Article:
A Guide to different homeschooling styles
One of the hardest concepts of homeschooling is choosing the right style for your family.
If you’re just starting to homeschool and you are looking to find a method that is simple, fun and unique for your family, keep reading.
Below are 7 different Homeschooling styles that you can choose from.
Classical aka The Socratic Method
This method is based on teaching children according to their cognitive developmental stages: concrete, analytical and abstract.
Parallel to cognitive development stages are the Socratic stages of learning: Grammar, Logic and Rhetoric aka The Trivium.
Grammar (think Grammar school) is children learning very concrete concepts: reading, math, science, history etc. These are the foundations of education.
Logic or Dialectic Stage (think Middle School) is when children are determining the why behind the concrete information learned. This consists of logical discussions, debating, and introducing the scientific method.
Rhetoric or Abstract (think High School) is when children take the concrete information learned and combine it the logical questions to come up with their own conclusions.
This method of homeschool is the most popular for parents who went to public/private school because it replicates that same structure.
Children typically have textbook and workbook for each subject, in which they learn the information and then take a test.
Traditional homeschooling is very similar to the public school education style, in which a child advances to the next grade based on the completion of their current grade education.
Unit Studies or “Thematic”
This method is taking the core subjects and teaching them surrounding one topic or theme. Children better retain information this way because they are immersed in one topic for such a long time.
Ex: theme is Aquatic Animals
Reading a book about Whales (Reading)
Mapping whale habitats (Geography)
Documenting whales’ lifespans (writing)
Calculating the distance a whale can swim before needed to breathe (Math)
Whale watching in Hawaii (Science)
Ok, maybe not that last one unless you can afford it lol.
But can you see why this method is so intriguing to children? This is how they naturally learn, one day they are all about Whales for months on end and then it switches to Astronauts.
No matter your child’s interest, you can create learning projects to compliment it.
**Bonus** if you have children of various ages, the family can choose one theme and every child can have their own “activity” surrounding that one theme. It makes it much easier than juggling different topics. Plus, the older children can teach the younger ones.
The Montessori Method is based on observing and supporting the natural development of children. The parent provides the curriculum based on the child’s interest.
Children develop creativity, problem solving, critical thinking and time-management skills, care of the environment, and compassion by learning through this method.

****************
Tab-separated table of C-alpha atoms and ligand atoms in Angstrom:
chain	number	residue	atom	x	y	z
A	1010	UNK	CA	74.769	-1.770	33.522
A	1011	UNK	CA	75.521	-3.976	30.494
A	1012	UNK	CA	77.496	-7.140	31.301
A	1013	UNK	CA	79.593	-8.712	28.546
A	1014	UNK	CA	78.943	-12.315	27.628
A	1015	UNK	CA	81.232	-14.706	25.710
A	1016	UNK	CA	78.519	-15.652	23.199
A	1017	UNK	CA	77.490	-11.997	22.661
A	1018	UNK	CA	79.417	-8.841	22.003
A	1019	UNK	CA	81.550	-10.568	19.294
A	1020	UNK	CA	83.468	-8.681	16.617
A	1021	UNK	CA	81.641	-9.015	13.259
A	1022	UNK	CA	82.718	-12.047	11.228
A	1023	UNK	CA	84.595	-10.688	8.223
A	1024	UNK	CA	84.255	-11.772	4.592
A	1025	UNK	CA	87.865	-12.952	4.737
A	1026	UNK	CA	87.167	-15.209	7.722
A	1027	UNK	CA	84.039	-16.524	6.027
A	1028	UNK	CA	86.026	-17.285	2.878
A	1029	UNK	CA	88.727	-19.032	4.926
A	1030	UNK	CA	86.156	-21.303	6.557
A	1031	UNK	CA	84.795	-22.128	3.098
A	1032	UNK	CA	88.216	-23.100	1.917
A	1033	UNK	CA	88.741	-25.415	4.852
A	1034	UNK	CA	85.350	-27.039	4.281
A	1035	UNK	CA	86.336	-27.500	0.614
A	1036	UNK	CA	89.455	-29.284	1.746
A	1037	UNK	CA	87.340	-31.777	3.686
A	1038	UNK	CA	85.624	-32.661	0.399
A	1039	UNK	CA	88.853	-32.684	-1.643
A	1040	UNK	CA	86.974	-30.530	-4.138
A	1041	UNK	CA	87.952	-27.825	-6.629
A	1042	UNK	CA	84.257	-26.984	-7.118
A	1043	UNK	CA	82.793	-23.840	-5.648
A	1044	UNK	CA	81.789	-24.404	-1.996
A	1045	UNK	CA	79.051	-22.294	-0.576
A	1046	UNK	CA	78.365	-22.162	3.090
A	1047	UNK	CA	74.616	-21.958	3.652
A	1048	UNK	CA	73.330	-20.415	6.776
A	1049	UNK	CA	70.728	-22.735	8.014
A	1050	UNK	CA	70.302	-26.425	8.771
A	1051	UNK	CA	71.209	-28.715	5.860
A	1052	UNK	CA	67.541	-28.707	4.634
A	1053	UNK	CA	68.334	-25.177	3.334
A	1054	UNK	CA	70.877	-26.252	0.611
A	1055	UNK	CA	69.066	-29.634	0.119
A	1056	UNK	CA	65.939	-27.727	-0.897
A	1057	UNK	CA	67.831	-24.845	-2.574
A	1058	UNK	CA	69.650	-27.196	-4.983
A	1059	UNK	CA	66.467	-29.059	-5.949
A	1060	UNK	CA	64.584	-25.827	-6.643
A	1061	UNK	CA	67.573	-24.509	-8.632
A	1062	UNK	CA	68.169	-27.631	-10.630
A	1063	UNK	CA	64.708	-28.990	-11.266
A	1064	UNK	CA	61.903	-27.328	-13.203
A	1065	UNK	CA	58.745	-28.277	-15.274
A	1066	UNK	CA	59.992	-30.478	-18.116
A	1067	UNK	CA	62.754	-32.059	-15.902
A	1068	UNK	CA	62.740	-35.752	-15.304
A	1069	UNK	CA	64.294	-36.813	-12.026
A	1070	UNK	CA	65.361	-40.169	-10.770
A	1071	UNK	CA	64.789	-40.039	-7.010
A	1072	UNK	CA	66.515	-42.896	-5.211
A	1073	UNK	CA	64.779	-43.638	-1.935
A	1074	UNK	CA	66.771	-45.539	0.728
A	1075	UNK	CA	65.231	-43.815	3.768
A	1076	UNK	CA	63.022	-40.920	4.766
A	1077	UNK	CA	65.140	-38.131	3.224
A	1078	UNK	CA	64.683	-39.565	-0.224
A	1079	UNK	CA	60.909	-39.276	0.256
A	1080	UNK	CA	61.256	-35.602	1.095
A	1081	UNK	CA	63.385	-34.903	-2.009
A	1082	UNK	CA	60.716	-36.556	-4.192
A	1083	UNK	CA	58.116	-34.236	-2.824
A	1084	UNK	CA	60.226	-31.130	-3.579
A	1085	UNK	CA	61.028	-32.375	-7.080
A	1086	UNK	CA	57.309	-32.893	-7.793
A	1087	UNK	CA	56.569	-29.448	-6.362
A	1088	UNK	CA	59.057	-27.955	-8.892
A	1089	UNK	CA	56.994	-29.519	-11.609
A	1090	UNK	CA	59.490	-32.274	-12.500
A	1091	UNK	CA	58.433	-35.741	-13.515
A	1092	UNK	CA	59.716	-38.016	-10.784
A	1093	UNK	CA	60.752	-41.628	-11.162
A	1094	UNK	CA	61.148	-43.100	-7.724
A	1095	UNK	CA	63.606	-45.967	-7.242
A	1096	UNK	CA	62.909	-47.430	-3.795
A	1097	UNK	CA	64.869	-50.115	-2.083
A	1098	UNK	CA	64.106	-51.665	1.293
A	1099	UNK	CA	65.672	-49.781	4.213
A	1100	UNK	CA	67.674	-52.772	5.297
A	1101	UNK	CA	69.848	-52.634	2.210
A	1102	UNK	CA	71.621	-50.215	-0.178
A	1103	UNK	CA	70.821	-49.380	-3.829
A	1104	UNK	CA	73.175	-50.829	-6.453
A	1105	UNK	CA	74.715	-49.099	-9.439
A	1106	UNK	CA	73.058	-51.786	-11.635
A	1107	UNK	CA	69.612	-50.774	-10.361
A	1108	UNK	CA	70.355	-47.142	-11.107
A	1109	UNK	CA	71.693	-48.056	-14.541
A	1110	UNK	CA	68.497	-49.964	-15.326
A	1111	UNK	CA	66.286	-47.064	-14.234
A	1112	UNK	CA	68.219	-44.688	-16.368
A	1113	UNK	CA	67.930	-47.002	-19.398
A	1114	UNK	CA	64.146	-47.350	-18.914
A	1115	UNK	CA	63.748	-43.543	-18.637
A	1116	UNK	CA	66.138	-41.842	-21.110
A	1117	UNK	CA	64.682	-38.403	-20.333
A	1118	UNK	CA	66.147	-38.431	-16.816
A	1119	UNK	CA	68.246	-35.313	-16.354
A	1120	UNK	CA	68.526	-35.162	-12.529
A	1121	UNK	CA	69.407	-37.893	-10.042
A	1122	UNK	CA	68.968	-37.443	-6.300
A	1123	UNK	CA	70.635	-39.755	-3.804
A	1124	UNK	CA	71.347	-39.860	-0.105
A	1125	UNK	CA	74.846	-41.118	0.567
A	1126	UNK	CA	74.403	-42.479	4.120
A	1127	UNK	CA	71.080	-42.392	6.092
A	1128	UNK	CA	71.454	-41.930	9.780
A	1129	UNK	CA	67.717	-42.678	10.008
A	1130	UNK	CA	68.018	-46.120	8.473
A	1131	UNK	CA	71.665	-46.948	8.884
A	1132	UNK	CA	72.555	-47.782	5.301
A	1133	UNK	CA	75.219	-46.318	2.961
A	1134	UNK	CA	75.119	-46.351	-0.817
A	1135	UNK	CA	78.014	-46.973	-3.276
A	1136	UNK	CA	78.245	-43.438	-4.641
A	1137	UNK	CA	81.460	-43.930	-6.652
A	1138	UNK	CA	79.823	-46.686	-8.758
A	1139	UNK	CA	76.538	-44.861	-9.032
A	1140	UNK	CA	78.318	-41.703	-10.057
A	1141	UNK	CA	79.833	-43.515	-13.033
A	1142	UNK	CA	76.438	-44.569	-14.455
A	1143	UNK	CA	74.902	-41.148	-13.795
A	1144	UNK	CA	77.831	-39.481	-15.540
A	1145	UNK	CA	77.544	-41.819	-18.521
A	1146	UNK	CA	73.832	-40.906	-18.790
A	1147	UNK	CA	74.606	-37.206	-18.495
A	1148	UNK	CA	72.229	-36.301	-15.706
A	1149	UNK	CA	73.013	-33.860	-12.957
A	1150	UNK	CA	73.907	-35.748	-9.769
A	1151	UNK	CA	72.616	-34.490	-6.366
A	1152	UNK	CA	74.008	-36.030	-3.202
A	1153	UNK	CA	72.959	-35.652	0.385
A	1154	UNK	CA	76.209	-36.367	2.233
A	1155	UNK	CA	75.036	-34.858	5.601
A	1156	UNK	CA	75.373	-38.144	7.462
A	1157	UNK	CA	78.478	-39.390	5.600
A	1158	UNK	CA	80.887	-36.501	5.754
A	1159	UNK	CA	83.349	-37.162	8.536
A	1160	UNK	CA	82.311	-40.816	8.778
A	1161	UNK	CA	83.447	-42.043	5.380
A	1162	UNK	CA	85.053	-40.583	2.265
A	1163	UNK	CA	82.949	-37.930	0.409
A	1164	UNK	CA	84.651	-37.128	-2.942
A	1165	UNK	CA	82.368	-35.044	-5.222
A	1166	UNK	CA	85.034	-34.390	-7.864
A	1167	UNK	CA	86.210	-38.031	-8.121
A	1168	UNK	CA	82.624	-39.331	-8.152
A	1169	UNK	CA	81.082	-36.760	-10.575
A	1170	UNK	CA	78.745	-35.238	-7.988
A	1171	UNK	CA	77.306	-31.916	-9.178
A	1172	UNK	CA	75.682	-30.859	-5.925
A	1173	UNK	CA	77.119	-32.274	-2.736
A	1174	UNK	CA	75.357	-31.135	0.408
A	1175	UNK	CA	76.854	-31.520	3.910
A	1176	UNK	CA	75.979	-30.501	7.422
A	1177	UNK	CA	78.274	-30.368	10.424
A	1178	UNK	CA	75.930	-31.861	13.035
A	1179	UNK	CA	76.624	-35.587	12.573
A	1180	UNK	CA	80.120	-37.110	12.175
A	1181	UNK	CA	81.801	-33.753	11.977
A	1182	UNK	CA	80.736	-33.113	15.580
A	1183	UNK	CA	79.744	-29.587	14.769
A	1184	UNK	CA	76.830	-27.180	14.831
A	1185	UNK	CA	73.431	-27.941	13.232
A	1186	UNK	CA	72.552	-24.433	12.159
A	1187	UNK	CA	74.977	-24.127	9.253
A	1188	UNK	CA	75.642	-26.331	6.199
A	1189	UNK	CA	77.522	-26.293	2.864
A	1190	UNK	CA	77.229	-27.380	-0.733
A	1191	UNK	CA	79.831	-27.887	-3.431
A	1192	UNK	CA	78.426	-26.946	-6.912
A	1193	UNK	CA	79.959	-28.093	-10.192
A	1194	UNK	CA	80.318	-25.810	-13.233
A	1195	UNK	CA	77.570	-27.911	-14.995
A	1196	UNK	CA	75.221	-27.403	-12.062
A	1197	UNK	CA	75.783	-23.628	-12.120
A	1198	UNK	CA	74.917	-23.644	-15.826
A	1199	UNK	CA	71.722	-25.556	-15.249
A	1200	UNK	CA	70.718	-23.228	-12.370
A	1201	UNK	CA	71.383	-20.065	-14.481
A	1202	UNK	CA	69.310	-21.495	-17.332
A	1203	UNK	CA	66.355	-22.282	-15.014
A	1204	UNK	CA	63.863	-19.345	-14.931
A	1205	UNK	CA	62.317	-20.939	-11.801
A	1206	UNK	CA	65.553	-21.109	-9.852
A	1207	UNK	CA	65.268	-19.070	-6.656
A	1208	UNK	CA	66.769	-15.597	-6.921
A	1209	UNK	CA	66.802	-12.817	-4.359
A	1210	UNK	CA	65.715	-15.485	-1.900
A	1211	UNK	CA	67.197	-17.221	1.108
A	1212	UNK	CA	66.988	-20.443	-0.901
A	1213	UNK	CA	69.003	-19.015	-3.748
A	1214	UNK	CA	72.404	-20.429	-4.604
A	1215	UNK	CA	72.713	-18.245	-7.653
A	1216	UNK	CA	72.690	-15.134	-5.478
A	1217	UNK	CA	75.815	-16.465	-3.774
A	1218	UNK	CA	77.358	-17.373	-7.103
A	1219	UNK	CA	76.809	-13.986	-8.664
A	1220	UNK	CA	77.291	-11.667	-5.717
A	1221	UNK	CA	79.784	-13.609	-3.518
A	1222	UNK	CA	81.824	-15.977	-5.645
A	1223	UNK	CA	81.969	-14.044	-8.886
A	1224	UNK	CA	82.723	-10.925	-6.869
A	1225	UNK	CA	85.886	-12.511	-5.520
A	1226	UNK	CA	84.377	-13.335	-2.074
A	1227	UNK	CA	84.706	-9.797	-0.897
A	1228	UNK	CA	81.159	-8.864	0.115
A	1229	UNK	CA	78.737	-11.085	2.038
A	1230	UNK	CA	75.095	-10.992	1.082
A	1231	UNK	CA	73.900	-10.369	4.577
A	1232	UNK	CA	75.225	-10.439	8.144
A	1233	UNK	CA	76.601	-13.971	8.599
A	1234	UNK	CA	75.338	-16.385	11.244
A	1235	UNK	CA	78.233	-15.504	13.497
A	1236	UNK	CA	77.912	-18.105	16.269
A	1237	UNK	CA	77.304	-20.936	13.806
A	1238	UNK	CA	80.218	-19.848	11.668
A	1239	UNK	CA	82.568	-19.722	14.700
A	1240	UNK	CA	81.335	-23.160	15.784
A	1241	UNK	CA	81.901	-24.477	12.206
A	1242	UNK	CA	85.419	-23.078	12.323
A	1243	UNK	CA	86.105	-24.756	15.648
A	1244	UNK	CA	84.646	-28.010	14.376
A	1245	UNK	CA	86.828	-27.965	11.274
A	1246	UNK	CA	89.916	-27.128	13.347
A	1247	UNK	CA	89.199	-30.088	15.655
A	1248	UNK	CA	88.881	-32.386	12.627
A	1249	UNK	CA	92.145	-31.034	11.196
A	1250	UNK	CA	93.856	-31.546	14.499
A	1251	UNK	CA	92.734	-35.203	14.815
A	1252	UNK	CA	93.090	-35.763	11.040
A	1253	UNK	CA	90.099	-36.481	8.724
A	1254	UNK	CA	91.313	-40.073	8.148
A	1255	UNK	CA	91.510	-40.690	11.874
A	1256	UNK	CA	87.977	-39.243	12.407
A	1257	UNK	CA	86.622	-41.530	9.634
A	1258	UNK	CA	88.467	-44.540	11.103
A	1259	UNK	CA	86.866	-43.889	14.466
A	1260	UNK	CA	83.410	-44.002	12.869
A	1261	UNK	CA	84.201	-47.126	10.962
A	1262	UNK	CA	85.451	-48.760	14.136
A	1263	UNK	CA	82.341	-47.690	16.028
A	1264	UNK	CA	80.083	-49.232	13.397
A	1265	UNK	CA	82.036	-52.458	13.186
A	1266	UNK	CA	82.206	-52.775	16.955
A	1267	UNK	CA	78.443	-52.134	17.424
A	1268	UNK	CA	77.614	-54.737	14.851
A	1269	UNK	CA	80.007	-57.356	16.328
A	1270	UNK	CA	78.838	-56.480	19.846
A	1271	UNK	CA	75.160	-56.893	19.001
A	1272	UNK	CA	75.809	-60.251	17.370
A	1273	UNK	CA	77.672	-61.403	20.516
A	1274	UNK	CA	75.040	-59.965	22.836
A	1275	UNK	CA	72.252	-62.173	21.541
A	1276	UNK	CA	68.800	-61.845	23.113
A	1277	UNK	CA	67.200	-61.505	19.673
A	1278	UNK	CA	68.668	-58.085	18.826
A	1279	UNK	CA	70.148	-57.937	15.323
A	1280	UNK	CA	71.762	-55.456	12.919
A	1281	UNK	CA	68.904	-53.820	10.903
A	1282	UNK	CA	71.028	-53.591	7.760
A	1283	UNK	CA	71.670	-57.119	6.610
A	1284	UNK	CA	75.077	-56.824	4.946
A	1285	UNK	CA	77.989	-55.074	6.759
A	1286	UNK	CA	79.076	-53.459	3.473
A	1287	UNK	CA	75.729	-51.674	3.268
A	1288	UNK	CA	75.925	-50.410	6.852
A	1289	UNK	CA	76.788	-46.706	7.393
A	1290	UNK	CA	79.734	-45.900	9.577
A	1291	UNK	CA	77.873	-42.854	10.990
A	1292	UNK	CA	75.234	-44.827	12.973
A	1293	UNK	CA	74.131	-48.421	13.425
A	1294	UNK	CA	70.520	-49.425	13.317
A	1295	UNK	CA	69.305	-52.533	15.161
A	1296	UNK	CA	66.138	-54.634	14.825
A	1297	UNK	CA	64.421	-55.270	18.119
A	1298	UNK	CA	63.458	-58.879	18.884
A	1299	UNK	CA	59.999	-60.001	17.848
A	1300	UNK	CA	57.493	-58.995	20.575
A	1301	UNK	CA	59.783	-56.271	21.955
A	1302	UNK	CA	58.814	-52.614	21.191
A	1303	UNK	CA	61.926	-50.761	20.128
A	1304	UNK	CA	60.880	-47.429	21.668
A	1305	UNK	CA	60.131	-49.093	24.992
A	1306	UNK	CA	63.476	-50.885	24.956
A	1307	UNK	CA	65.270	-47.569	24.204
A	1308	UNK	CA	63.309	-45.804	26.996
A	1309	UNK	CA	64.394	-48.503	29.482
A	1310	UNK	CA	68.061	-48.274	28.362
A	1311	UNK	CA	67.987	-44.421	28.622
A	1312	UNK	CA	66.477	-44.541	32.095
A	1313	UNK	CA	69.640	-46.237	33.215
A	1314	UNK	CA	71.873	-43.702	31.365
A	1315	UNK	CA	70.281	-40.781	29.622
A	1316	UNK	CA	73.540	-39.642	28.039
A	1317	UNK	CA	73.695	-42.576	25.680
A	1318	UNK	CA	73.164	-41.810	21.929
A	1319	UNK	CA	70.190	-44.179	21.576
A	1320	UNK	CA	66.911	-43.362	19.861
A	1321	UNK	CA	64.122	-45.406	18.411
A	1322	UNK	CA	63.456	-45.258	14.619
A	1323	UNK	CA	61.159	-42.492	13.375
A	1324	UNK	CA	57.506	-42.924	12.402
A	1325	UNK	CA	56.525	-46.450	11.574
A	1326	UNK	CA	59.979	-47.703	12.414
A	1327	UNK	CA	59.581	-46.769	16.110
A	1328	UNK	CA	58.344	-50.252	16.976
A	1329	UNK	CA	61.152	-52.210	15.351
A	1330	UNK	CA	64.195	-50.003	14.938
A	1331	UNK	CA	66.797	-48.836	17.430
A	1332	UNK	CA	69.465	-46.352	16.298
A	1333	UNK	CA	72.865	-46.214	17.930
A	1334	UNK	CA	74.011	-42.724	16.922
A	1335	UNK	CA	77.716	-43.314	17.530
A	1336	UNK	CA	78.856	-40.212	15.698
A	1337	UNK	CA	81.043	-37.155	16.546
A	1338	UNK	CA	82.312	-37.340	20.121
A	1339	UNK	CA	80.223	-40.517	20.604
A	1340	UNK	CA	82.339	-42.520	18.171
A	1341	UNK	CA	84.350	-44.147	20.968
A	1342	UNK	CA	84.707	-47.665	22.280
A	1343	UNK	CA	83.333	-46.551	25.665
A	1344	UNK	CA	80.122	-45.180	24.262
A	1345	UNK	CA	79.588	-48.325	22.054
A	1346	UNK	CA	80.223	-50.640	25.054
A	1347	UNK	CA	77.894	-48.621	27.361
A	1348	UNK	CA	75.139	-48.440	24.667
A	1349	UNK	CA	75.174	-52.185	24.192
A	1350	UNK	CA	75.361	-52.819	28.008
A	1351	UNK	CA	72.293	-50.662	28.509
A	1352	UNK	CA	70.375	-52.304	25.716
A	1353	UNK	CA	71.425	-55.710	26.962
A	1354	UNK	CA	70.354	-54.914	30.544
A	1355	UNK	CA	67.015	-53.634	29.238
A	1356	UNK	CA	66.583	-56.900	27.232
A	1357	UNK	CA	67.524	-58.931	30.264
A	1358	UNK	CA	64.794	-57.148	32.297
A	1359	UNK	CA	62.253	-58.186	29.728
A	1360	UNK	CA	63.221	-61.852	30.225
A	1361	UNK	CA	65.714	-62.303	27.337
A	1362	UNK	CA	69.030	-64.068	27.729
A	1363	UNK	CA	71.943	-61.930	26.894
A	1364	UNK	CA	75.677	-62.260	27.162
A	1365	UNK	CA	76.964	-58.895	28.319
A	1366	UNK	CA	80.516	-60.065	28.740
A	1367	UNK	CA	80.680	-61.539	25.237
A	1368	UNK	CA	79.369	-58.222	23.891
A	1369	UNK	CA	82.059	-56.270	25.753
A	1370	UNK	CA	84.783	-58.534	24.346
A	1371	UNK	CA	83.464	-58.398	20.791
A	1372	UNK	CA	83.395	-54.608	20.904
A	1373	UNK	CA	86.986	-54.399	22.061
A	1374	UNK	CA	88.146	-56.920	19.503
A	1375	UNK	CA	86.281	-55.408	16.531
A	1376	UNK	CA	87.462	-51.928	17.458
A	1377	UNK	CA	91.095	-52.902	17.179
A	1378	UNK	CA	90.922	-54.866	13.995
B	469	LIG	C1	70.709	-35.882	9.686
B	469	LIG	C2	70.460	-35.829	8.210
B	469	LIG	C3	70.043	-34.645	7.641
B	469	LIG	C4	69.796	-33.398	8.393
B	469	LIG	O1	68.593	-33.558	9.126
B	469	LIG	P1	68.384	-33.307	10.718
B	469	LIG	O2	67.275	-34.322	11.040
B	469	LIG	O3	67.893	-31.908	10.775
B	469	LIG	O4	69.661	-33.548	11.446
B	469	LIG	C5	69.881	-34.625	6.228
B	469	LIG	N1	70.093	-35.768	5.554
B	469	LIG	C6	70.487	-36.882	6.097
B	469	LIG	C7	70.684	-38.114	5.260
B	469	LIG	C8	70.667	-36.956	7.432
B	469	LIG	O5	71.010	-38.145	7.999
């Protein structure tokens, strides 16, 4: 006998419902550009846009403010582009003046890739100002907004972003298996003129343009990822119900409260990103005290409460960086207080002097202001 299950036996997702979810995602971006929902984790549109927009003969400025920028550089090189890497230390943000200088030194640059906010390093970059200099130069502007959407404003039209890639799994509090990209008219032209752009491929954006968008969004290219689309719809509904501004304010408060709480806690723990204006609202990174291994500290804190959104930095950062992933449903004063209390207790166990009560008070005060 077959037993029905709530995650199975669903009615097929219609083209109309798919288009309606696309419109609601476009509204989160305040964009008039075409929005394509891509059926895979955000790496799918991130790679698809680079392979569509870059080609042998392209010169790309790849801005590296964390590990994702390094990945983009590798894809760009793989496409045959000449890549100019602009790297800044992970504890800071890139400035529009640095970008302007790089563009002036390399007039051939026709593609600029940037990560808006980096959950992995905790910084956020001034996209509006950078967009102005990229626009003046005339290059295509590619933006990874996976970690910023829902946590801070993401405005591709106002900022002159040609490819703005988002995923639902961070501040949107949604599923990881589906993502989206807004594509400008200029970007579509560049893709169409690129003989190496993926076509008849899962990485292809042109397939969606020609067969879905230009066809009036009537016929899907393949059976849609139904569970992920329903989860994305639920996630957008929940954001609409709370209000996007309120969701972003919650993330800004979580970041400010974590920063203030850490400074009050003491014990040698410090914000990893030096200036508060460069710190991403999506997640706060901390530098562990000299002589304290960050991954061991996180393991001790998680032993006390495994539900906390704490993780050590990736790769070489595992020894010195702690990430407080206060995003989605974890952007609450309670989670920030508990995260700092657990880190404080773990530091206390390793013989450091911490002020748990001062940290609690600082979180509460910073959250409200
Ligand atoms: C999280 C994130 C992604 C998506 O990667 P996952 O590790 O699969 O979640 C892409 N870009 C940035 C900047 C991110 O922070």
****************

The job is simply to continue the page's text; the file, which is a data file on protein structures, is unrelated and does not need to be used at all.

The basis of Montessori approach is allowing children the individual choice to research and work uninterrupted.
When children concentrate on something that they enjoy they retain the information better.
Charlotte Mason Method
“Education is an atmosphere, a discipline, a life.”
This is the motto for this method of learning.
Instead of using textbooks to learn, this method highly relies on “living books.” Living books are pieces of literature, journals, poems etc that children use to learn about a subject matter.
It fosters a child’s imagination to understand events and concepts.
Children also create their own books and journals documenting their level of understanding.
This method heavily relies on using the natural environment like the home and mother nature as the classroom.
This method is based upon child led learning without the focus of tests and grades.
It relies on life experience as lessons. This method gives the most versatility for families because it only requires patience and observation to identify lessons as they occur.
Here are some examples of lessons in the grocery store:
“Can you grab something Red?” (2-3 year olds)
“Place 4 yellow apples in the cart” (4-5 year olds)
“Find 3 crowns of broccoli, 4 heads of lettuce and 1 loaf of bread. How many items do we have?” (6-7 year olds)
“Add up the items in your basket.” (8-9 year olds)
This method is also great for those who live in a supportive homeschool state that doesn’t mandate record keeping. Read the article How to start homeschooling today? To find out if your state is highly regulated or not.
Worldschooling is a method of using the world as your classroom, literally.
Instead of being stationary, a family travels and immerse themselves in different cultures and environments to learn. Through traveling, worldschooling allows your children to experience diversity by immersion of culture.
As stated by Mr. Griggs a Black Worldschooling Father,
"We believe the world can be their school. That doesn't mean the kids won't return to traditional school, but for now we use online curriculums and supplements like Time4Learning, Khan Academy, IXL, Splash Math, plus field trips and experiential learning."
(reported by Because of them we can)
No matter if you choose one method or a mix, each one is different and each child may require something different.
Which homeschool method works best for your family?
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